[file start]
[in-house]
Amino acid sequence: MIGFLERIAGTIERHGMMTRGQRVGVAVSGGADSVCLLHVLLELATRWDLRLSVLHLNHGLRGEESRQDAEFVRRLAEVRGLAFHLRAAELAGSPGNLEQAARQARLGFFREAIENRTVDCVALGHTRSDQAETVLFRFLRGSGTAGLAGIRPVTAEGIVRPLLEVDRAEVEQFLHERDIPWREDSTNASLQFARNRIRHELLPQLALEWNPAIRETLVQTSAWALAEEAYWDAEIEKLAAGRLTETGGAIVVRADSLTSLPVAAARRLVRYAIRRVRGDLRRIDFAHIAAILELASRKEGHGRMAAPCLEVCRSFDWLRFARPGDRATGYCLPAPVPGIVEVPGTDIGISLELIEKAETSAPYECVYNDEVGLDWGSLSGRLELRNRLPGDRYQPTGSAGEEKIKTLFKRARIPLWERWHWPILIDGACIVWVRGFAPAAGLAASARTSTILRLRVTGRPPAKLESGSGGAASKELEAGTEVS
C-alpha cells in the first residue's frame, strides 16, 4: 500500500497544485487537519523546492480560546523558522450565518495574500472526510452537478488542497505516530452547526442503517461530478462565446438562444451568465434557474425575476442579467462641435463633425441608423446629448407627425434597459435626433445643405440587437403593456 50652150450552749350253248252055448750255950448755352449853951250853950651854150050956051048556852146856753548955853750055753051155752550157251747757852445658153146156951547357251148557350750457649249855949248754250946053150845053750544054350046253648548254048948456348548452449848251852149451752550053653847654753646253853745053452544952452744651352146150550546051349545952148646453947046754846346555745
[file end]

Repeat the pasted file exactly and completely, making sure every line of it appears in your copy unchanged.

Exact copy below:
[in-house]
Amino acid sequence: MIGFLERIAGTIERHGMMTRGQRVGVAVSGGADSVCLLHVLLELATRWDLRLSVLHLNHGLRGEESRQDAEFVRRLAEVRGLAFHLRAAELAGSPGNLEQAARQARLGFFREAIENRTVDCVALGHTRSDQAETVLFRFLRGSGTAGLAGIRPVTAEGIVRPLLEVDRAEVEQFLHERDIPWREDSTNASLQFARNRIRHELLPQLALEWNPAIRETLVQTSAWALAEEAYWDAEIEKLAAGRLTETGGAIVVRADSLTSLPVAAARRLVRYAIRRVRGDLRRIDFAHIAAILELASRKEGHGRMAAPCLEVCRSFDWLRFARPGDRATGYCLPAPVPGIVEVPGTDIGISLELIEKAETSAPYECVYNDEVGLDWGSLSGRLELRNRLPGDRYQPTGSAGEEKIKTLFKRARIPLWERWHWPILIDGACIVWVRGFAPAAGLAASARTSTILRLRVTGRPPAKLESGSGGAASKELEAGTEVS
C-alpha cells in the first residue's frame, strides 16, 4: 500500500497544485487537519523546492480560546523558522450565518495574500472526510452537478488542497505516530452547526442503517461530478462565446438562444451568465434557474425575476442579467462641435463633425441608423446629448407627425434597459435626433445643405440587437403593456 50652150450552749350253248252055448750255950448755352449853951250853950651854150050956051048556852146856753548955853750055753051155752550157251747757852445658153146156951547357251148557350750457649249855949248754250946053150845053750544054350046253648548254048948456348548452449848251852149451752550053653847654753646253853745053452544952452744651352146150550546051349545952148646453947046754846346555745